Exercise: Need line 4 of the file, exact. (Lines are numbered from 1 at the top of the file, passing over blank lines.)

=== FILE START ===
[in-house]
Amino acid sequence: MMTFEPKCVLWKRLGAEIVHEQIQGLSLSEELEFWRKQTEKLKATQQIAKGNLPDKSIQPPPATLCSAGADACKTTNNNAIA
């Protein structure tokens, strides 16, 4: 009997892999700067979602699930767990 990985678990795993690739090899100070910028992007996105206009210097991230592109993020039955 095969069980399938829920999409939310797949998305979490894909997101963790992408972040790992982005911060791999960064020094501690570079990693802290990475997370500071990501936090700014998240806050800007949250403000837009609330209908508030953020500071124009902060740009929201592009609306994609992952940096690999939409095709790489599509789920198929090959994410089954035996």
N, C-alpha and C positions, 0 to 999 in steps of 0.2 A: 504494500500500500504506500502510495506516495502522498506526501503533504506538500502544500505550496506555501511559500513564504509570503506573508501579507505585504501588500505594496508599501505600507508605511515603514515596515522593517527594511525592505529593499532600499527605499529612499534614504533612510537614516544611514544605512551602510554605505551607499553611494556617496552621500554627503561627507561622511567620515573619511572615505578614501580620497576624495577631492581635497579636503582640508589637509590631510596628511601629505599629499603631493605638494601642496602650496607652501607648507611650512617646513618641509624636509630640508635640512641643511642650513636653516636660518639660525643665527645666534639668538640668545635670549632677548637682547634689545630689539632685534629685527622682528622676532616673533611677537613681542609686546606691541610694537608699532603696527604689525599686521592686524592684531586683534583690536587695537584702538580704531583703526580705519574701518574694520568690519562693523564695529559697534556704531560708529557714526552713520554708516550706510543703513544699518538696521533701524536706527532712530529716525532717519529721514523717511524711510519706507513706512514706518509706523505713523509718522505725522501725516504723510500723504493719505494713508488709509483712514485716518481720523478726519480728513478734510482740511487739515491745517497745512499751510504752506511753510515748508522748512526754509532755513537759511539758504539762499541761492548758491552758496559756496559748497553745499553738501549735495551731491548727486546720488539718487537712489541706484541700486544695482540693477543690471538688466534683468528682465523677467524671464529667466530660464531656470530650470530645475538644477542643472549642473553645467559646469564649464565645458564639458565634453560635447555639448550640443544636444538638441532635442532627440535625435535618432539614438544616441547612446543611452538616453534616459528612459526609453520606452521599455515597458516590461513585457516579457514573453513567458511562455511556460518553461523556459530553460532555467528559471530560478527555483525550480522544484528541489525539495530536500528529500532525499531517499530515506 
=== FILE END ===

N, C-alpha and C positions, 0 to 999 in steps of 0.2 A: 504494500500500500504506500502510495506516495502522498506526501503533504506538500502544500505550496506555501511559500513564504509570503506573508501579507505585504501588500505594496508599501505600507508605511515603514515596515522593517527594511525592505529593499532600499527605499529612499534614504533612510537614516544611514544605512551602510554605505551607499553611494556617496552621500554627503561627507561622511567620515573619511572615505578614501580620497576624495577631492581635497579636503582640508589637509590631510596628511601629505599629499603631493605638494601642496602650496607652501607648507611650512617646513618641509624636509630640508635640512641643511642650513636653516636660518639660525643665527645666534639668538640668545635670549632677548637682547634689545630689539632685534629685527622682528622676532616673533611677537613681542609686546606691541610694537608699532603696527604689525599686521592686524592684531586683534583690536587695537584702538580704531583703526580705519574701518574694520568690519562693523564695529559697534556704531560708529557714526552713520554708516550706510543703513544699518538696521533701524536706527532712530529716525532717519529721514523717511524711510519706507513706512514706518509706523505713523509718522505725522501725516504723510500723504493719505494713508488709509483712514485716518481720523478726519480728513478734510482740511487739515491745517497745512499751510504752506511753510515748508522748512526754509532755513537759511539758504539762499541761492548758491552758496559756496559748497553745499553738501549735495551731491548727486546720488539718487537712489541706484541700486544695482540693477543690471538688466534683468528682465523677467524671464529667466530660464531656470530650470530645475538644477542643472549642473553645467559646469564649464565645458564639458565634453560635447555639448550640443544636444538638441532635442532627440535625435535618432539614438544616441547612446543611452538616453534616459528612459526609453520606452521599455515597458516590461513585457516579457514573453513567458511562455511556460518553461523556459530553460532555467528559471530560478527555483525550480522544484528541489525539495530536500528529500532525499531517499530515506 